Gregg Smith (1931-2016)
Composer, Conductor, Teacher
Gregg Smith was a noted conductor and gifted composer who contributed greatly to the development of contemporary music through the formation of his chamber choir and other musical activities. Born in Chicago in 1931, Smith enrolled at the University of California at Los Angeles, where he studied composition with Leonard Stein and Lukas Foss, and conducting with Raymond Moreman and Fritz Zweig. By 1956, Smith had earned a BA in Music and a Master's degree in composition. Subsequently, he taught at Ithaca College, the State University of New York (S.U.N.Y.), Stony Brook, the Peabody Conservatory, Barnard College, and at the Manhattan School of Music.
In 1955, he founded the professional chamber choir known as the Gregg Smith Singers (GSS), at first based in Los Angeles and then moving to New York in 1968. With GSS, he won Grammy awards for Best Choral Performance in 1966, 1968 and 1970 for "Ives: Music for Chorus", "The Glory of Gabrieli" and "New Music of Ives", respectively. This remarkably skilled ensemble has been responsible for many premieres of contemporary works, as well as revivals of early American music. Their recording series, entitled America Sings, traced American choral music from 1620 to the present. There were also many (now out of print) recordings made on the group's own label, GSS Recordings. Smith also worked as an editor for G. Schirmer publishers to put out a series of contemporary American choral works under the Gregg Smith Choral Series.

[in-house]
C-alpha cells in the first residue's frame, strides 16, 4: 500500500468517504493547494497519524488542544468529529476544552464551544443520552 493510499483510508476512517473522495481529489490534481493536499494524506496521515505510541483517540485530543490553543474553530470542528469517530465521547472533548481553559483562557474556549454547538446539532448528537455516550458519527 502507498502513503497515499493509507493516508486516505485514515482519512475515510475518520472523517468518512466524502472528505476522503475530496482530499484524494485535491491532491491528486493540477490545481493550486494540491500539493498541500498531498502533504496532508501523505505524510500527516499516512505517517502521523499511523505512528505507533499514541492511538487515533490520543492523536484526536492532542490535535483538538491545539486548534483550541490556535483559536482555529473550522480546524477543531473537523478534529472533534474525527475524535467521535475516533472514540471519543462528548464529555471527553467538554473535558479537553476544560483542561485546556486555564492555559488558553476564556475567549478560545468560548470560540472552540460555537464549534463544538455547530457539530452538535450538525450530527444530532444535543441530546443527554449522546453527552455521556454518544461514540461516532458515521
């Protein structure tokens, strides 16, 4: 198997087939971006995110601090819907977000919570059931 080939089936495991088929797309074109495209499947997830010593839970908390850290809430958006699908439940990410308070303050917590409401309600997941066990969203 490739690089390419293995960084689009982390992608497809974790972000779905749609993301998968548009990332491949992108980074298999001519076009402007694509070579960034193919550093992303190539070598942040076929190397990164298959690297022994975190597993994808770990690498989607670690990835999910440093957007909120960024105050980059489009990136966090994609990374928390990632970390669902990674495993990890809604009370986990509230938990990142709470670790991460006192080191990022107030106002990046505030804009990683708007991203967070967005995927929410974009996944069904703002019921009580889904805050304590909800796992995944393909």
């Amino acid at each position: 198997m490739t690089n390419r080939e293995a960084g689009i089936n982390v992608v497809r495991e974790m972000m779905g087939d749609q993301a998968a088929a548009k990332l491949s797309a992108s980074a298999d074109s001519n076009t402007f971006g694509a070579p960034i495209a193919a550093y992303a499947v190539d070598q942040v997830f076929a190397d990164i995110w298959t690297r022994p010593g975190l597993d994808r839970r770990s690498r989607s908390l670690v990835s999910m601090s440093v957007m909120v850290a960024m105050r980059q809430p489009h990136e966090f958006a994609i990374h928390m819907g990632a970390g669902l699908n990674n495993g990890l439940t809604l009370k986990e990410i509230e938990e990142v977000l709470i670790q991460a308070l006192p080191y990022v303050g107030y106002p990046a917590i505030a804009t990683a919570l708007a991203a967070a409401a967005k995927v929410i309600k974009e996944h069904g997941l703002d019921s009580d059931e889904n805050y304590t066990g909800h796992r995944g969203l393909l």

Smith's composition interests primarily focused on the creation of vocal music. His output included three children’s operas; about 110 choral works, including the 1996 William Strickland commission Earth Requiem for the Washington National Cathedral, The Continental Harmonist, a ballet based on William Billings for Chorus and Small Orchestra, 3 Magnificats, a Jazz Mass, more than 50 songs, 25 instrumental works for chamber ensembles and over 200 choral arrangements— a total of nearly 400 works of which about 100 found their way onto recordings. His musical language was chiefly oriented toward tonal expression, but he employed serialist procedures, speech, and extended vocal techniques to achieve certain effects. Gregg Smith died of a heart attack in July of 2016, in Bronxville, New York. A more extensive bio can be found at www.greggsmithsingers.com.